New South Wales Police Force
Stationed at: Wingham – 2 years, Taree – 9 years,
Kempsey – 6 years, Scone until 1906 – Retired
late of Woollahra
Joined NSW Police Force – Mounted Police
Laid to Rest in the Vault, with his wife, at Waverley Cemetery.
Sub-Inspector John Coady.
On the 12th ult., at his residence, 26 Edgecliffe-road, Woollahra, John Coady, late Sub-inspector of Police, Scone, passed to his reward, at the age of 83. He was only six days ill before his death.
The late sub-inspector was a native of Freshford, County Kilkenny, Ireland, and came to New South Wales in 1860, allured thither by the gold fever 0f those days.
He spent several years on the Gulf diggings at Moruya, and afterwards joined the mounted police. From the Sydney depot he was sent to Wingham, Manning River, as senior-constable in-charge. After, two years he was transferred to the charge of Taree. There he remained nine years, and was promoted t0 Kempsey; and, after six years in Kempsey, was transferred to Scone, where he remained until 1906, when he retired from active service, and lived ever since at Woollahra.
He had an honourable and striking record of service well rendered, and of duty well fulfilled. He had many thrilling stories to tell of encounters with bush rangers and notorious criminals — notably, the famous Fred Ward, the bushranger (known us Thunderbolt), the Dora Dora blacks, the Breelong blacks, and others. As a bushman, the late sub-inspector was famous, and it was largely due to his close pursuit that Thunderbolt had to quit the coast districts of the Manning and Hastings rivers, and confine his operations to the tablelands, where he was finally captured, at Guyra. On one occasion, the ex-sub-inspector tracked Thunderbolt to Tomalla Tops, the plateau whence the Hunter, the Manning, the Barrington, and other rivers take their rise. On that occasion he captured the camp of the bushranger, but Thunderbolt made good his escape. The ex-sub-inspector was often heard to tell how he’d have caught the bushranger, too, but his mount was too slow on the mountain side. Thunderbolt was remarkable for the splendid horses he always rode. On that occasion 13 horses were taken at the bushranger’s camp and brought to Taree, where they were sold by public auction.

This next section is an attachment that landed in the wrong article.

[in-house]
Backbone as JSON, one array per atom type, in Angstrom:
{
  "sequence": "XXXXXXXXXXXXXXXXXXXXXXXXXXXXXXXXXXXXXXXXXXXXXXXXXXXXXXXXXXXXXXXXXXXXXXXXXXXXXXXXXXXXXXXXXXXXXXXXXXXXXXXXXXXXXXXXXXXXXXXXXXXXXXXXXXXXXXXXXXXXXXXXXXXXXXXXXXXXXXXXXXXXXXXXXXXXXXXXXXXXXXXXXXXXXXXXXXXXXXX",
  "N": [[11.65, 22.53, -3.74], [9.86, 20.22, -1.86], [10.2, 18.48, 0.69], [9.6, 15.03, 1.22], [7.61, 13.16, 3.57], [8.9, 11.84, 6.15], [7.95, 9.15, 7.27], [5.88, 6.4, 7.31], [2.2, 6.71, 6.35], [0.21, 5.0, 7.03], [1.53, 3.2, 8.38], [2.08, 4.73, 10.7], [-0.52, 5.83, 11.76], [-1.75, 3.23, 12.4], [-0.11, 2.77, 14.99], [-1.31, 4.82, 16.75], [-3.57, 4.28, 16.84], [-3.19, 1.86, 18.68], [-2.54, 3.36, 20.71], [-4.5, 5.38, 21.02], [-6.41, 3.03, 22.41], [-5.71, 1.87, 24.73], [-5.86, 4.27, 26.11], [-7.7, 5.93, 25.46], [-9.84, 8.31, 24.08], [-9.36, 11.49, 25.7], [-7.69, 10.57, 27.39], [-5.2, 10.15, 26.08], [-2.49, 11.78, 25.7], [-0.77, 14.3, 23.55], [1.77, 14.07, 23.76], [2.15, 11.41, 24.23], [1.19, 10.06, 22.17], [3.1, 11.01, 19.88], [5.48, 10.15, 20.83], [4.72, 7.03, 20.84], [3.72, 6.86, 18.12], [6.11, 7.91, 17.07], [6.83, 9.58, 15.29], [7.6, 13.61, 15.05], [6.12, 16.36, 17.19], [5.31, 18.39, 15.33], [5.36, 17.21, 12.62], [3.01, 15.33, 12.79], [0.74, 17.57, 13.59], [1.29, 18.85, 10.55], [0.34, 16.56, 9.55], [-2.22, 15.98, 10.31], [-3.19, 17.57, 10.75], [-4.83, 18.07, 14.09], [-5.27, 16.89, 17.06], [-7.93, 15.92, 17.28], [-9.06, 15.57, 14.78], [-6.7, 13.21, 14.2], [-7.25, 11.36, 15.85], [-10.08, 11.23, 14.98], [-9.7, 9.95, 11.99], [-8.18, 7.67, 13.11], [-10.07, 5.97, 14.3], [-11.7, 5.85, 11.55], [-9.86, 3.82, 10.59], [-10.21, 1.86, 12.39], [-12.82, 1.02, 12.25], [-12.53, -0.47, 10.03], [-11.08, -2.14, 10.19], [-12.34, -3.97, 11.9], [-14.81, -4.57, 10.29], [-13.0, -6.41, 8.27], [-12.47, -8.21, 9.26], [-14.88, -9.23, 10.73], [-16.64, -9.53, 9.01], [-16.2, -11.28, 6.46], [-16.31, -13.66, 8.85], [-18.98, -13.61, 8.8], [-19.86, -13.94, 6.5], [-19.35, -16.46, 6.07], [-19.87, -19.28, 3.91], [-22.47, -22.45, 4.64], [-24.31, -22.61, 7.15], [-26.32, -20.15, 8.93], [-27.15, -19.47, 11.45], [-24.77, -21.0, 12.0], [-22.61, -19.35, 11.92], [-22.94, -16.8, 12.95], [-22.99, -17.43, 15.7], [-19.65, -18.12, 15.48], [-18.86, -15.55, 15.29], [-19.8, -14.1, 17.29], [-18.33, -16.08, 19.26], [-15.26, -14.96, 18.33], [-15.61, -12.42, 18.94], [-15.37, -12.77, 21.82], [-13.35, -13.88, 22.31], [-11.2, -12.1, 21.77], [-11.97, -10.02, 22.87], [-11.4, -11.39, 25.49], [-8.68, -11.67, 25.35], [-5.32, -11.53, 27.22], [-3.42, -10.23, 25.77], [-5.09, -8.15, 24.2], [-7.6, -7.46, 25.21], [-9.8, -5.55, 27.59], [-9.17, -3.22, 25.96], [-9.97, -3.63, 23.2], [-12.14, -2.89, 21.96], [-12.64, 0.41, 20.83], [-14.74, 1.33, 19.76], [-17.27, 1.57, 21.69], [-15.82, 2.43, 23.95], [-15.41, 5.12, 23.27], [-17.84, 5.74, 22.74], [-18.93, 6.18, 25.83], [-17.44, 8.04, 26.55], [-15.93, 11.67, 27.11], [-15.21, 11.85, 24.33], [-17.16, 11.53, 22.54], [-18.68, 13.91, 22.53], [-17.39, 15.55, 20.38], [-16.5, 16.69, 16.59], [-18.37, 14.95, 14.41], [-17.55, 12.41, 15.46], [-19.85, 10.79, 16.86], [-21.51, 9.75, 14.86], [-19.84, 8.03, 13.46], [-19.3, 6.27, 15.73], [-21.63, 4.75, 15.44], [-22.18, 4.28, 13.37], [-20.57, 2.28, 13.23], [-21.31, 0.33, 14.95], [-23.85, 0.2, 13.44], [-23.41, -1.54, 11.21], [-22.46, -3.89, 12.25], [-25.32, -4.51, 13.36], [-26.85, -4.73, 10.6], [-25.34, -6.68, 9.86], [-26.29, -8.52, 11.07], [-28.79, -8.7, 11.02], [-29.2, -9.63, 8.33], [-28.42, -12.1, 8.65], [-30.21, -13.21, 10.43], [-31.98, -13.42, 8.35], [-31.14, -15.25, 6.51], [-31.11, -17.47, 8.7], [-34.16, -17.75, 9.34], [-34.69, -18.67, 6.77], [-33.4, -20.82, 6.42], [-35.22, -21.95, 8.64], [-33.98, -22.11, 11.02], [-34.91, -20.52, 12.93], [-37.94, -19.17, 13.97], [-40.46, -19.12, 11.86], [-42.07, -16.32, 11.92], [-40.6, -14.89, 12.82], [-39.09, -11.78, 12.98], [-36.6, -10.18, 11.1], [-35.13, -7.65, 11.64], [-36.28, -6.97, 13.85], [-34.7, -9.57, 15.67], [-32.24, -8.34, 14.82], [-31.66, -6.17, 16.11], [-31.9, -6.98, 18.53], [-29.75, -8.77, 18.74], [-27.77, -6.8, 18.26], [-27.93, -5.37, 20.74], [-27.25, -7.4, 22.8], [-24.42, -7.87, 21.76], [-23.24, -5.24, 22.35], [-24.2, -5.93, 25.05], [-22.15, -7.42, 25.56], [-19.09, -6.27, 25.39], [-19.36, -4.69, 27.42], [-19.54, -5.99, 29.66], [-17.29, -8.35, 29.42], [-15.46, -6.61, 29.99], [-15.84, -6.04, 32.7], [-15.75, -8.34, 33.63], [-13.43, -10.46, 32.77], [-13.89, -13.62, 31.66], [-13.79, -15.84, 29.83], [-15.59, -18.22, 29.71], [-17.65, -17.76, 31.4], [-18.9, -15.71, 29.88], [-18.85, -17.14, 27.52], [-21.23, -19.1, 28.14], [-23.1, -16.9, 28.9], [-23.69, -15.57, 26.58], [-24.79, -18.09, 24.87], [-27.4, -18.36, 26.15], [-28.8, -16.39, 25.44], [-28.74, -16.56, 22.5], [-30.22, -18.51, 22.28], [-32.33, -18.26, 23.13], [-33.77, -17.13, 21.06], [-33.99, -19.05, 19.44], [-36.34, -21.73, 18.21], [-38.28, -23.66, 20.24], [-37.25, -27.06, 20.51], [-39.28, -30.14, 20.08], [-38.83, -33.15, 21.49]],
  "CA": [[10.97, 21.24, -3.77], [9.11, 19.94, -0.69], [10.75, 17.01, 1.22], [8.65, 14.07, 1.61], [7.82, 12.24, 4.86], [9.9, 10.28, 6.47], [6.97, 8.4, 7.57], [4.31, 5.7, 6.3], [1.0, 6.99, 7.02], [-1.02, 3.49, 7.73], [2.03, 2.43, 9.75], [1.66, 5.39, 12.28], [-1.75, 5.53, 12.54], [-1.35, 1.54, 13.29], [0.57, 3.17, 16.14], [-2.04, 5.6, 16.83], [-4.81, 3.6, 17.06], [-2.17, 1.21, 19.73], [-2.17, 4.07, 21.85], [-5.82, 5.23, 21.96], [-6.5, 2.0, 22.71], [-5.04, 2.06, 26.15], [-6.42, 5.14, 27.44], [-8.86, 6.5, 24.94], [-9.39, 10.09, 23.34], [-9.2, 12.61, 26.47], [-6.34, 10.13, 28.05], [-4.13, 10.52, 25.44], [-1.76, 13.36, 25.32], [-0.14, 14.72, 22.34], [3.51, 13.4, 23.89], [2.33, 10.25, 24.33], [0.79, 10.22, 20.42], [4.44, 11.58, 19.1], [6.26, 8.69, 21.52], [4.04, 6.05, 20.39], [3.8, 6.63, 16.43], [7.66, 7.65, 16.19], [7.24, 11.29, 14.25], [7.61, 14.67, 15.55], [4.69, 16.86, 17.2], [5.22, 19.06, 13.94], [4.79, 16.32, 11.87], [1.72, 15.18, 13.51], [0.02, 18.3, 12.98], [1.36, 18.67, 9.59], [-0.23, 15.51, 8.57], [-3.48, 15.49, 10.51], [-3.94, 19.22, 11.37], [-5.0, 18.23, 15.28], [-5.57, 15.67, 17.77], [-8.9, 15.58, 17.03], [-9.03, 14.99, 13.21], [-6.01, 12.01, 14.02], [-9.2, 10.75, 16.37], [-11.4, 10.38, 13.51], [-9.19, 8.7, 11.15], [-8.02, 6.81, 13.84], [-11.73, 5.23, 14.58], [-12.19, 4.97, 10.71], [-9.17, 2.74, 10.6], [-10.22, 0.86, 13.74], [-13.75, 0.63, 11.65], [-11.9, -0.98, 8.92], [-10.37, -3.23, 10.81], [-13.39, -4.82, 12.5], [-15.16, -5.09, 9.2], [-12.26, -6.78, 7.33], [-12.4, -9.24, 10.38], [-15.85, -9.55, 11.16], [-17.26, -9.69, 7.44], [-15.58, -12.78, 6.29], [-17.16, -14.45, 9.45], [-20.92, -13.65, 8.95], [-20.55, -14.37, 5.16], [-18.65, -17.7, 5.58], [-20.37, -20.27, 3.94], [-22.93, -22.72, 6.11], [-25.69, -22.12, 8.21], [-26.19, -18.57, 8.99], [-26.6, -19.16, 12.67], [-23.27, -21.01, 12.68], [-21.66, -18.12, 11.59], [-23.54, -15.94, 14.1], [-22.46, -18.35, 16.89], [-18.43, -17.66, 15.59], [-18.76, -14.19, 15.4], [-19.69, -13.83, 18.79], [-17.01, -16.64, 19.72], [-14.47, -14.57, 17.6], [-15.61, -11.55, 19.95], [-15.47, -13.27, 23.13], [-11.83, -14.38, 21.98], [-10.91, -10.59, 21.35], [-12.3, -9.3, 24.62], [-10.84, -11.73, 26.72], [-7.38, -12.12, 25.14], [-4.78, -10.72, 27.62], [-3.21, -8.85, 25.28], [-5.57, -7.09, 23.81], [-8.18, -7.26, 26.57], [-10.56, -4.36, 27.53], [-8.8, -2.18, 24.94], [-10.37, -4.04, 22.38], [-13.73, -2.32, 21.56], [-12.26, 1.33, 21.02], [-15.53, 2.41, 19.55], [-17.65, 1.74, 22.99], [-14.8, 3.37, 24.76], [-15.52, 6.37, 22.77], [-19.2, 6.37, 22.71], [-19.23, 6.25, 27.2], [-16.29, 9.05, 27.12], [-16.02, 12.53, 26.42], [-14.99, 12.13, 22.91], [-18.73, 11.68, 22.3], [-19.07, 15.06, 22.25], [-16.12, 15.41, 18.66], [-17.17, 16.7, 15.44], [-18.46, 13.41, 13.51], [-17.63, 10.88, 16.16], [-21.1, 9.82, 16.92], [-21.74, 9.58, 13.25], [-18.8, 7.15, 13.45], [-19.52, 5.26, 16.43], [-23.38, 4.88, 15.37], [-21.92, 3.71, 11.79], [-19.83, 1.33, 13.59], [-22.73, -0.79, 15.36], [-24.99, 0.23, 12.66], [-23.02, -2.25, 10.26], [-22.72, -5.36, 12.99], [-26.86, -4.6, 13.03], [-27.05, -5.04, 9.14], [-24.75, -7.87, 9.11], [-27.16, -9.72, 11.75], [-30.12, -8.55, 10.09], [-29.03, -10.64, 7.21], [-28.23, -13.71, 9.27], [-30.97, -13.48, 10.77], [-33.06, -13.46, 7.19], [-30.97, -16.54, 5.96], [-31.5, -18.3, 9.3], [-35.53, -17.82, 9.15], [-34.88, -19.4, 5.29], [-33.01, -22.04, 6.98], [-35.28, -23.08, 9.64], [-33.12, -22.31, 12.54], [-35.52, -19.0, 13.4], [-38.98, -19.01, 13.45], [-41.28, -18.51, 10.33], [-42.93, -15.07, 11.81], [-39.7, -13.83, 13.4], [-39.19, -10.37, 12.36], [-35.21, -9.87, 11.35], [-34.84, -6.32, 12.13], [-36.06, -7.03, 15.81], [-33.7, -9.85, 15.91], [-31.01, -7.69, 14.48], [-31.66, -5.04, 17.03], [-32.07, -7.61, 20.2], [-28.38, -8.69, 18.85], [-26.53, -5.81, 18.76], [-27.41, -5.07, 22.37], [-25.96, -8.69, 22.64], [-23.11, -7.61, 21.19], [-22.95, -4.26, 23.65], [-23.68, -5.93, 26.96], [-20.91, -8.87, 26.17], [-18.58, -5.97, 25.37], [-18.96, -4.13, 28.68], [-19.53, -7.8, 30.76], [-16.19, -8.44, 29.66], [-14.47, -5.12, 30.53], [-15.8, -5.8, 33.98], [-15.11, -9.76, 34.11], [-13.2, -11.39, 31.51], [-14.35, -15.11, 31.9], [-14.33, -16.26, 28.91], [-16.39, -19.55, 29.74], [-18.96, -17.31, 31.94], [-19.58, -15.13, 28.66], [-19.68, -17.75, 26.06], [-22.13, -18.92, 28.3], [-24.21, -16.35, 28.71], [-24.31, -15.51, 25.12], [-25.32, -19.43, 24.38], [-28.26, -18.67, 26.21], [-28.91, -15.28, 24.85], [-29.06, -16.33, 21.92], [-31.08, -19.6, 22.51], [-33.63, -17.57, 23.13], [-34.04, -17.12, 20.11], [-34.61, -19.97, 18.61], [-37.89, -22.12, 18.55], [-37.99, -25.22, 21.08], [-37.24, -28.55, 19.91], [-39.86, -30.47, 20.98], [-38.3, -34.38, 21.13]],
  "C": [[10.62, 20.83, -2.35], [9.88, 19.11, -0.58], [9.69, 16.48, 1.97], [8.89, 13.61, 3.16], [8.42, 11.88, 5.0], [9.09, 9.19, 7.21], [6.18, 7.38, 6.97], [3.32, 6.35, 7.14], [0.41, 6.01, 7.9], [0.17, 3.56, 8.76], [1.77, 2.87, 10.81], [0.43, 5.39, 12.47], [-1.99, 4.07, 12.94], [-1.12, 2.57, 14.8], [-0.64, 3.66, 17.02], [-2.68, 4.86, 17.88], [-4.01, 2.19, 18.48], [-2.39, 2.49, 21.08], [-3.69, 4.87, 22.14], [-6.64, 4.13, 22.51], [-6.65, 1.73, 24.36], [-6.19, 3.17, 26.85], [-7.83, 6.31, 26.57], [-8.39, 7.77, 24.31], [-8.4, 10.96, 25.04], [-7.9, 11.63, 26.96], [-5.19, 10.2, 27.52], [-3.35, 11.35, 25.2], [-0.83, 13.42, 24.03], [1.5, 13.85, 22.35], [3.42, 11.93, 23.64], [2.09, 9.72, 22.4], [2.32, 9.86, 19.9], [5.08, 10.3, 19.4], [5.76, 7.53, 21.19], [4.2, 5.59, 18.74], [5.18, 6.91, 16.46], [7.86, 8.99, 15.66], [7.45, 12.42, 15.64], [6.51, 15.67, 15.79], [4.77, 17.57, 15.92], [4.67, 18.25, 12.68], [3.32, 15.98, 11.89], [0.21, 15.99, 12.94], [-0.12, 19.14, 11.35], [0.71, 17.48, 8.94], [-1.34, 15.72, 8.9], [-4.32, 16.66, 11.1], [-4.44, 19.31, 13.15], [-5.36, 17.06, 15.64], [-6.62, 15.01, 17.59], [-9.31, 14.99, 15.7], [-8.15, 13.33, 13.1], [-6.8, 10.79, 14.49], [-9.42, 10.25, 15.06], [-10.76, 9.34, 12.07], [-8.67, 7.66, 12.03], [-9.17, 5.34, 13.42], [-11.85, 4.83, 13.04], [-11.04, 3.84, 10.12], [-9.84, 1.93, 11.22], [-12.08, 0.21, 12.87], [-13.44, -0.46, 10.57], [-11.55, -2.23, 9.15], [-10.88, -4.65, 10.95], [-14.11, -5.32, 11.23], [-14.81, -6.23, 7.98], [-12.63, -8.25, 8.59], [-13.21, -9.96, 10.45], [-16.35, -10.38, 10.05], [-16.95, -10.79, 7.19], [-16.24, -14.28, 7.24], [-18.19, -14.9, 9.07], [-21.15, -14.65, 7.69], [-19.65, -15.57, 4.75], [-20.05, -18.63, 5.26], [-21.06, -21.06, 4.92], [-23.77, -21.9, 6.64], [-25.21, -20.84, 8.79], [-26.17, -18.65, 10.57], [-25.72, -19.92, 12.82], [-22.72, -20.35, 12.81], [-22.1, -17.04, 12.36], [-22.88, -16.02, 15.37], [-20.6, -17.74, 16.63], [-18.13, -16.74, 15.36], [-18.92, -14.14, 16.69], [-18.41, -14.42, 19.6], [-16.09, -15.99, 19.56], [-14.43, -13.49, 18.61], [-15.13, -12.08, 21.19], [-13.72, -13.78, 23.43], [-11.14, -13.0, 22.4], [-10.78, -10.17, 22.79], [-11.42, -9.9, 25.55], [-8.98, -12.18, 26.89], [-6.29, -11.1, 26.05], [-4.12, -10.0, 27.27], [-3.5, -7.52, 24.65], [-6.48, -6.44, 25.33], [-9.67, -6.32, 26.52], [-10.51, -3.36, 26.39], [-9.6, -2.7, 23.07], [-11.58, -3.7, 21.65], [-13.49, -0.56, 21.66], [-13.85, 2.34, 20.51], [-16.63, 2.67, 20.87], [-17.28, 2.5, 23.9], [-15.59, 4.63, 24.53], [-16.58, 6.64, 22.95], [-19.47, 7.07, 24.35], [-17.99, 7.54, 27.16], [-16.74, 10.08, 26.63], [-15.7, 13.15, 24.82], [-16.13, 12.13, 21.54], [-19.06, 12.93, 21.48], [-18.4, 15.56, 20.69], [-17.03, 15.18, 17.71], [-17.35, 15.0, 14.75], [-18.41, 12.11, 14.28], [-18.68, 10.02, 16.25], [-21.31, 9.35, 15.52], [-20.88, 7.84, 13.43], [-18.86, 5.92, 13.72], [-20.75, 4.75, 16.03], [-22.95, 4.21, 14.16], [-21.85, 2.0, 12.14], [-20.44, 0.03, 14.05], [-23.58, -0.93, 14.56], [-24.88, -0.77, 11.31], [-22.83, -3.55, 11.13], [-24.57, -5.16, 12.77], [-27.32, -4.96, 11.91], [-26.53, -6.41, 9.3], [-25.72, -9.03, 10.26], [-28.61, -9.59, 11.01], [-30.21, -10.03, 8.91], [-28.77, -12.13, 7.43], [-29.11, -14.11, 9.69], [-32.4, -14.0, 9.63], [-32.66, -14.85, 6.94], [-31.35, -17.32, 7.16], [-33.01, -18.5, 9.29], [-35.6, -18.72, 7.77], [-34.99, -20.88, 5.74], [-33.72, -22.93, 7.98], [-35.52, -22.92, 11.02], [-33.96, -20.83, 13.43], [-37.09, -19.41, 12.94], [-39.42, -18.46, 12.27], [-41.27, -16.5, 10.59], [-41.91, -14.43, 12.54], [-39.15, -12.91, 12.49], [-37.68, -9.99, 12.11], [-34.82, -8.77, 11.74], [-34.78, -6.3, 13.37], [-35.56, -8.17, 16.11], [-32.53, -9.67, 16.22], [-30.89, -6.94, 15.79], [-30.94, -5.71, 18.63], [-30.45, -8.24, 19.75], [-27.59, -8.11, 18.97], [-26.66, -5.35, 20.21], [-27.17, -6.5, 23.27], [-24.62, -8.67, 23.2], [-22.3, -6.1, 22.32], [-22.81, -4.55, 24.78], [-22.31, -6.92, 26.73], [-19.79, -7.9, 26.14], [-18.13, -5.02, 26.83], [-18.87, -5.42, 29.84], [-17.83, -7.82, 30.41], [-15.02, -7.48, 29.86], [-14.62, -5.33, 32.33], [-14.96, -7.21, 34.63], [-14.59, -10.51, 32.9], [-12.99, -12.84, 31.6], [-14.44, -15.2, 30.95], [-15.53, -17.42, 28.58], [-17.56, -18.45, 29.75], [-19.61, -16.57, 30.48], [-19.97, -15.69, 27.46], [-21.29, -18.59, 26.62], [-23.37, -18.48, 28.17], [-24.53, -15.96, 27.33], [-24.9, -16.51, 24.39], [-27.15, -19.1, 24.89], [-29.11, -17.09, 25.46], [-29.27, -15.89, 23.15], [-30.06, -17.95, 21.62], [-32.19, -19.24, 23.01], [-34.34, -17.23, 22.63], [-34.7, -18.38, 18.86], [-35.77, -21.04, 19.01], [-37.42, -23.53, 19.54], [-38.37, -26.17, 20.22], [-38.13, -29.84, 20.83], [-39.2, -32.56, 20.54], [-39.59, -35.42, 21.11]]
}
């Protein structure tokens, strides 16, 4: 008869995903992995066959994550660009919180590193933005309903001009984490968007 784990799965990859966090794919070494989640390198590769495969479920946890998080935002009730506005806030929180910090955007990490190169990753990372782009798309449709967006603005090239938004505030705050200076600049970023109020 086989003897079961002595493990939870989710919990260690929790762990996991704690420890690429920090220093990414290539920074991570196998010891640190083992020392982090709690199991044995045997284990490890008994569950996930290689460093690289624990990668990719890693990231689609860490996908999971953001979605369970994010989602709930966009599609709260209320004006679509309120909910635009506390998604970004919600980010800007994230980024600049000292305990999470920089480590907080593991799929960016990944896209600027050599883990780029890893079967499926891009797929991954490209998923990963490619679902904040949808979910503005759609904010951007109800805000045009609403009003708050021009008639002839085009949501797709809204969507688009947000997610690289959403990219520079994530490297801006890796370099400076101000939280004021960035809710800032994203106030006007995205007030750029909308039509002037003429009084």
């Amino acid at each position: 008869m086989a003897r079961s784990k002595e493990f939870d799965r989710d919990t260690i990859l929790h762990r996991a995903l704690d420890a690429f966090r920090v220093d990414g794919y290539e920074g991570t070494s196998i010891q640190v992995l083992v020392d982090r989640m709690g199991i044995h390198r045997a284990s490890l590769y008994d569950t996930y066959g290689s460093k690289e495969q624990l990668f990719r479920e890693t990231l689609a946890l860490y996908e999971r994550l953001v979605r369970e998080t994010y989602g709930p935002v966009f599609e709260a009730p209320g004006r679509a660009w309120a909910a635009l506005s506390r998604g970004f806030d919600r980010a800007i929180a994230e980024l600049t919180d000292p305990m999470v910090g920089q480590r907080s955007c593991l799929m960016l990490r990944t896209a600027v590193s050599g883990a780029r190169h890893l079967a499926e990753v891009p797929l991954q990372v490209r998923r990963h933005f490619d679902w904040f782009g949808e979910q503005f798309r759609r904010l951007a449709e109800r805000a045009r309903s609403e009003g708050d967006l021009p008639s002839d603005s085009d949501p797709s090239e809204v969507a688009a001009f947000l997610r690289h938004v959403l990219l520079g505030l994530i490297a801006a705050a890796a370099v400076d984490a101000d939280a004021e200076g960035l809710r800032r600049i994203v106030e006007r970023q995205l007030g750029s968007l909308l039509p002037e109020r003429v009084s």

The deceased was the father of a large family. His wife predeceased him by two years. His son, James, died some years before, as also did his daughter, Sister Mary Ignatius, who died at Moree three years ago. He leaves three sons and four daughters to mourn their loss. They are Rev. Father J. J. Coady, P.P., Taree. Rev. Mother Francis, Brigidine Convent, Cooma; Sister Mary Francis, superior of the Convent of Mercy, Narrabri ; and Sister Mary Raymund, Dominican Convent, Strathfield ; Mary and Vincent, Woollahra ; and William, Queensland.
During the last 13 years he was a familiar figure at the Holy Cross Church, Bondi Junction. He was always at morning Mass, and was a daily communicant. His death was as holy as his life. The Rev. Father Smith administered the last Sacraments several hours before he died, and he was conscious right to the end. His remains were laid to rest in the vault at the Waverley Cemetery, where rests the remains of his late beloved and faithful wife.— R.I.P.